The Cash vs. Accrual Method of Accounting

A business has the ability to record transactions on a cash or accrual method of accounting. This is one of the first accounting decisions a business has to make. It is also one that a business has to evaluate on an ongoing basis. The benefit of using one method may no longer apply given changes in the business or our laws. The differences can have a significant impact on the business and how it is operated.

The Cash Method of Accounting

The cash method of accounting just refers to the process of recording transactions when the funds are exchanged.

At its simplest form, with the cash method of accounting, if every transaction is handled by cash, the transactions are recorded when the cash changes hands. Business owners understand cash method of accounting, as they look to their checking account to determine the amount of income and expense. This is a default method for those who do not have separate books and records.

The cash method of accounting is the default method used by most small businesses. It is intuitive. But it can also be misleading. A business that operates on the cash method of accounting may have accounts receivable (amounts owed to the business for services or goods sold), accounts payable (amounts owed by the business for services or goods purchased), or inventory that has been purchased but not yet been sold. These amounts are not factored into the books–or financial statements–if the books are kept on a cash method of accounting. Given this discrepancy, business owners may not be able to rely on their financial statements to make business decisions.

The Accrual Method of Accounting

This brings us to the accrual method of accounting. The accrual method of accounting does not record transactions when the funds are exchanged. Transactions are recorded at the time the revenue or expense are earned or incurred, regardless of when money changes hands.

The accrual method is often less intuitive for business owners. It requires transactions to be recorded even though the transactions may not be complete–at least–not complete in the business owners view.

But the accrual method will often result in more accurate books and financial statements. This is particularly true when there are accounts receivable, accounts payable, or inventory.

Accounting for Income Taxes

Income taxes are generally reported on the same cash or accrual methods. Income taxes are one of the largest expenses for most businesses. As such, we have to consider the impact of the accounting method on income taxes too.

As with books and financial statements, the cash method of accounting can result in distortions from one tax year to another. For example, this can happen when there is an expense that is deducted in the year the expense is incurred, but the revenue associated with the expense is not realized until a later year.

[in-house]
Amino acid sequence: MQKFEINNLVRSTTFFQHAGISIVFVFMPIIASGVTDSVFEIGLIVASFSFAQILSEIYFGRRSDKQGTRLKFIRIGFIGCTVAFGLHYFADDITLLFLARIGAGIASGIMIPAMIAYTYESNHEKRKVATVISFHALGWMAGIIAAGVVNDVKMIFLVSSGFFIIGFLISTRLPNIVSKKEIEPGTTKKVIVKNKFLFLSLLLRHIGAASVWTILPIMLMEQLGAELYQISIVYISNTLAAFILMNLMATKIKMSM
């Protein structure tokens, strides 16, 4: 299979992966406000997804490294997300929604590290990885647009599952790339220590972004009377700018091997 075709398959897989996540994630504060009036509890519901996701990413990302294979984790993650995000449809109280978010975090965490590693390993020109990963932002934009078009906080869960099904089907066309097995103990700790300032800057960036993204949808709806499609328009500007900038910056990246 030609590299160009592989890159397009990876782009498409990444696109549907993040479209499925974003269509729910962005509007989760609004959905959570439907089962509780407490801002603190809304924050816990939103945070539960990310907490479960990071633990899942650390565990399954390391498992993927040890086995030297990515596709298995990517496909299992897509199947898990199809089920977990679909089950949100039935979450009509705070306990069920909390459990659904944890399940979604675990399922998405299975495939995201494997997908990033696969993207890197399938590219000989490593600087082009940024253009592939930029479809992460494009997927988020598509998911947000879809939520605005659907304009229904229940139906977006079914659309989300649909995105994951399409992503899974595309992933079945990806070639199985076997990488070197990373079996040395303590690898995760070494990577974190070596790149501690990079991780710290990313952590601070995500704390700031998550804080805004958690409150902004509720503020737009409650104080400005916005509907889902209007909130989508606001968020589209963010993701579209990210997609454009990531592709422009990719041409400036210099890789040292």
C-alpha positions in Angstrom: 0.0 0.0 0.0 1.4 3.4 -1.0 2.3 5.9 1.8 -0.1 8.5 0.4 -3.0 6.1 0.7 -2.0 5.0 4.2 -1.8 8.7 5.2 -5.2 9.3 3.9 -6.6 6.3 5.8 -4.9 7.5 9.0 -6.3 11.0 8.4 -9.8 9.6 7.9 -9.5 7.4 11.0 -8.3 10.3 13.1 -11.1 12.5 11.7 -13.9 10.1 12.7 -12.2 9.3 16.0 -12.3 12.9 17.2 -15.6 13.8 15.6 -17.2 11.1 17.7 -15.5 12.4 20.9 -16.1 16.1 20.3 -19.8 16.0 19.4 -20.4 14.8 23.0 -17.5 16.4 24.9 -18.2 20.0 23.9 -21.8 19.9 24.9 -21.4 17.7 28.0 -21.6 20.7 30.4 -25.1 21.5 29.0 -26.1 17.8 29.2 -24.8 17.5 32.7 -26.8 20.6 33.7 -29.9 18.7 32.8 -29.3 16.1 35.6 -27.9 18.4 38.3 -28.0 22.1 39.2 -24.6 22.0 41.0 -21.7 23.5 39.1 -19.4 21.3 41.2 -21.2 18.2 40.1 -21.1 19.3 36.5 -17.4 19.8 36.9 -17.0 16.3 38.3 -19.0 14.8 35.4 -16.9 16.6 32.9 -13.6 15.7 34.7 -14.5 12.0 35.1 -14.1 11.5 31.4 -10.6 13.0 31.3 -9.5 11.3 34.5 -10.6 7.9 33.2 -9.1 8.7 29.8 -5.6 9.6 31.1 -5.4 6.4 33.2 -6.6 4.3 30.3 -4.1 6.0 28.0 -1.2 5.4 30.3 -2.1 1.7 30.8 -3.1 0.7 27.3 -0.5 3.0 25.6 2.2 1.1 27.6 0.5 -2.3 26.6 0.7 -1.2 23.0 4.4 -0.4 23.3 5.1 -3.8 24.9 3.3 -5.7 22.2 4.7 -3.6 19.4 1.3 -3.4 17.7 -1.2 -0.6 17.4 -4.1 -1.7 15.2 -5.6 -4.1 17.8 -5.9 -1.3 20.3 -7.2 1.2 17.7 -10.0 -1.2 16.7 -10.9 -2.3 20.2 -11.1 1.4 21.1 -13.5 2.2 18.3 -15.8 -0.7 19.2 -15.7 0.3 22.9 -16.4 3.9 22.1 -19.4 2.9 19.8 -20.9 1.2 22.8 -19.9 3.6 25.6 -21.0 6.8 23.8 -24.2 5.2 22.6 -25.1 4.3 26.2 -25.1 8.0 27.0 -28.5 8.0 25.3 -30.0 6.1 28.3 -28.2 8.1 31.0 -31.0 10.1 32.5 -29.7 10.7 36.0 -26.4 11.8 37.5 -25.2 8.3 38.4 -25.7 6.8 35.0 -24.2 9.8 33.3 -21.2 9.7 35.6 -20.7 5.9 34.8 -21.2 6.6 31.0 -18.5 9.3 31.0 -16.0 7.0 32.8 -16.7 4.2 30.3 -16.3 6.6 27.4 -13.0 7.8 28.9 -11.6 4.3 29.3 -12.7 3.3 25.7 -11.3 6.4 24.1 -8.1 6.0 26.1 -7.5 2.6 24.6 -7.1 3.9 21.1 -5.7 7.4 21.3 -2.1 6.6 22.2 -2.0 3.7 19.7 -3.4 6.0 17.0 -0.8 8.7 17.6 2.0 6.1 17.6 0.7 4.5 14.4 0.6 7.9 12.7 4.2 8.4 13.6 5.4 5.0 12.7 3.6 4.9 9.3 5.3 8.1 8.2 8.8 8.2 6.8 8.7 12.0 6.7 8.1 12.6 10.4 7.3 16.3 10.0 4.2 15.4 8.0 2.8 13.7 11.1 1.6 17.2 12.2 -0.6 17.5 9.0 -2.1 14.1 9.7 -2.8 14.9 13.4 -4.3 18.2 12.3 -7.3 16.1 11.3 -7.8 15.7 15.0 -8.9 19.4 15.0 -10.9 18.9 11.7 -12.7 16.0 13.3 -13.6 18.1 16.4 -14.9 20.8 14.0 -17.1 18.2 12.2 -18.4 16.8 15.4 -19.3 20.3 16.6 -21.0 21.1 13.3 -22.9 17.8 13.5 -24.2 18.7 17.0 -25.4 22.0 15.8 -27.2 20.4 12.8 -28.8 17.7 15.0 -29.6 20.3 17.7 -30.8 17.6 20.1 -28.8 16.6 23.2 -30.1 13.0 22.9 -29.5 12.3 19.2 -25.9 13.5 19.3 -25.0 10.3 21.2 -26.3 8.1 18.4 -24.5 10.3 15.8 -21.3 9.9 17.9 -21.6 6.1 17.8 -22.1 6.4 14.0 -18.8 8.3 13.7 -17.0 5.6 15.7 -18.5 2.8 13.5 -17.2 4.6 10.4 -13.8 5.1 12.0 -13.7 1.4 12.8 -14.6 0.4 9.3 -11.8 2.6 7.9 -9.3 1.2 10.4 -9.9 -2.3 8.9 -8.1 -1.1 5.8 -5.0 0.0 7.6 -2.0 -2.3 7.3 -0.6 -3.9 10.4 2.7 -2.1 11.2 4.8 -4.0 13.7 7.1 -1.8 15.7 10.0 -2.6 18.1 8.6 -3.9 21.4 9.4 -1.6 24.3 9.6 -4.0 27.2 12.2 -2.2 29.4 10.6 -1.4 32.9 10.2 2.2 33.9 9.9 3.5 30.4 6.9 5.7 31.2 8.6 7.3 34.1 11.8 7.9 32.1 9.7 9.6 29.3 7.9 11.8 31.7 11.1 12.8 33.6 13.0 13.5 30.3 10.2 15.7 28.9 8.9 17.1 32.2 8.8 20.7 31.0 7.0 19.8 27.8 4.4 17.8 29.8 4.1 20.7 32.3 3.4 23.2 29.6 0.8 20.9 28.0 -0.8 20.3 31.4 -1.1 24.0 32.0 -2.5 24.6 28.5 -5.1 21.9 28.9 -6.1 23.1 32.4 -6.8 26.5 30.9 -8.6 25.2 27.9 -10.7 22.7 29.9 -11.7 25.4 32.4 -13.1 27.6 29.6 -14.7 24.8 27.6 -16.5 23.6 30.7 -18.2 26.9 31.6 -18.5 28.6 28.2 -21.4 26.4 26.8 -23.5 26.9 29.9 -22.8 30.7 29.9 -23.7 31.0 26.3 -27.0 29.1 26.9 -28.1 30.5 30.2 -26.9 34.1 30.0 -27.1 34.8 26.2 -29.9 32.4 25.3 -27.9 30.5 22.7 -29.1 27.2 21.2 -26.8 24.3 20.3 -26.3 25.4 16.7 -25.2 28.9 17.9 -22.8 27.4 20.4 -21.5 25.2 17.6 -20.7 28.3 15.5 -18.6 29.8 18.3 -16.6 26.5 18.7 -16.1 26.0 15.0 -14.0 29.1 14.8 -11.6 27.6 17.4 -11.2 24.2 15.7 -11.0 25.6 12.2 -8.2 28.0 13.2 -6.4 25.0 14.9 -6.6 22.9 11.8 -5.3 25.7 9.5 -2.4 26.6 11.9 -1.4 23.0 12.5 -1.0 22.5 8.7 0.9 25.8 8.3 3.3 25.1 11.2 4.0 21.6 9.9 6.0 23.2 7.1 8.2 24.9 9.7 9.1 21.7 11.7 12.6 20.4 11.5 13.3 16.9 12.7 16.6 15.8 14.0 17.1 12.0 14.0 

Inventory is a good example. A cash basis taxpayer with inventory will take a deduction for materials and supplies to purchase the inventory, but will only recognize the income from the sale of the inventory when the inventory is sold to customers. This mismatch can result in a large tax loss in the first year, and then a large income in the later year.

The tax code also includes several provisions that allow certain taxpayers to avoid recognizing revenue until later years. This can be a significant advantage as it allows the business to push its tax liability back to future years, which lets the business use the funds that would have been used to pay taxes for other purposes. Some business owners view this timing issue as a short term loan from the Federal government.

The accrual method of accounting may be preferable as it helps avoid distortions, but there are times when the distortions can be beneficial for the business.

The accrual method can be more difficult for business owners to maintain. It requires more effort to keep up the books on an accrual method. Most businesses use the cash method of accounting for this reason.

Prior to the Tax Cuts and Jobs Act (“TCJA”) of 2017, businesses with over $10 million in revenues or businesses with inventory generally had to use the accrual method of accounting for income taxes. The TCJA increased the limit to $25 million, which means that most small and medium sized businesses can now use the cash method of accounting. This is consistent with the 100% bonus depreciation that was allowed by the TJCA.

By moving more taxpayers to a cash method, business owners can expect swings in the amount of income taxes they pay from one year to the next.

Get Help With Your Business

We help businesses across the country with taxes and payroll services, but we focus on providing bookkeeping in Houston, Texas. Call us today to see how we can help, (832) 915-1040.